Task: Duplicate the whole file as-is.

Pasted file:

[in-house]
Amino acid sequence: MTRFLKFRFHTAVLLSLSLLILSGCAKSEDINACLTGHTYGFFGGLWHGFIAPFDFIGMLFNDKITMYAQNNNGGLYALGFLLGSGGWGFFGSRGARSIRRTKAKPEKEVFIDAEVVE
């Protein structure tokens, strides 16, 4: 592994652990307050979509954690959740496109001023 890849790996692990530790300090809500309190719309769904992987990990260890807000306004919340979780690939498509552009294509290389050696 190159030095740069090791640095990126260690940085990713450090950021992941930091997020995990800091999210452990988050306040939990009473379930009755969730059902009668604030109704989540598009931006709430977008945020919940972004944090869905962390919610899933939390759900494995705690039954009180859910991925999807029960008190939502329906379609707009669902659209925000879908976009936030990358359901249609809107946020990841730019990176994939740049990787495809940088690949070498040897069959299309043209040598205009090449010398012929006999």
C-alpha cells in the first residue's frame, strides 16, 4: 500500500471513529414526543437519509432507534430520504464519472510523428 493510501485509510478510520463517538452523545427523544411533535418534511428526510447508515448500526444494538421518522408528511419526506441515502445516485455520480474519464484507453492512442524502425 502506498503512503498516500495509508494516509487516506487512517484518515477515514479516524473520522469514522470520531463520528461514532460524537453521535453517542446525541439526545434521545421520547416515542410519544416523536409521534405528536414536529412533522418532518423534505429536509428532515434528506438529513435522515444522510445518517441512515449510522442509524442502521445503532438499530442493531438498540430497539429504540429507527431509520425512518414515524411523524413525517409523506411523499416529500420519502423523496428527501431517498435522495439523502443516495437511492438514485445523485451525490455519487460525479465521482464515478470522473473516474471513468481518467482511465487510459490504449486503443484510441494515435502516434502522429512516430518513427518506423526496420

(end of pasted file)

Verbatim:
[in-house]
Amino acid sequence: MTRFLKFRFHTAVLLSLSLLILSGCAKSEDINACLTGHTYGFFGGLWHGFIAPFDFIGMLFNDKITMYAQNNNGGLYALGFLLGSGGWGFFGSRGARSIRRTKAKPEKEVFIDAEVVE
């Protein structure tokens, strides 16, 4: 592994652990307050979509954690959740496109001023 890849790996692990530790300090809500309190719309769904992987990990260890807000306004919340979780690939498509552009294509290389050696 190159030095740069090791640095990126260690940085990713450090950021992941930091997020995990800091999210452990988050306040939990009473379930009755969730059902009668604030109704989540598009931006709430977008945020919940972004944090869905962390919610899933939390759900494995705690039954009180859910991925999807029960008190939502329906379609707009669902659209925000879908976009936030990358359901249609809107946020990841730019990176994939740049990787495809940088690949070498040897069959299309043209040598205009090449010398012929006999």
C-alpha cells in the first residue's frame, strides 16, 4: 500500500471513529414526543437519509432507534430520504464519472510523428 493510501485509510478510520463517538452523545427523544411533535418534511428526510447508515448500526444494538421518522408528511419526506441515502445516485455520480474519464484507453492512442524502425 502506498503512503498516500495509508494516509487516506487512517484518515477515514479516524473520522469514522470520531463520528461514532460524537453521535453517542446525541439526545434521545421520547416515542410519544416523536409521534405528536414536529412533522418532518423534505429536509428532515434528506438529513435522515444522510445518517441512515449510522442509524442502521445503532438499530442493531438498540430497539429504540429507527431509520425512518414515524411523524413525517409523506411523499416529500420519502423523496428527501431517498435522495439523502443516495437511492438514485445523485451525490455519487460525479465521482464515478470522473473516474471513468481518467482511465487510459490504449486503443484510441494515435502516434502522429512516430518513427518506423526496420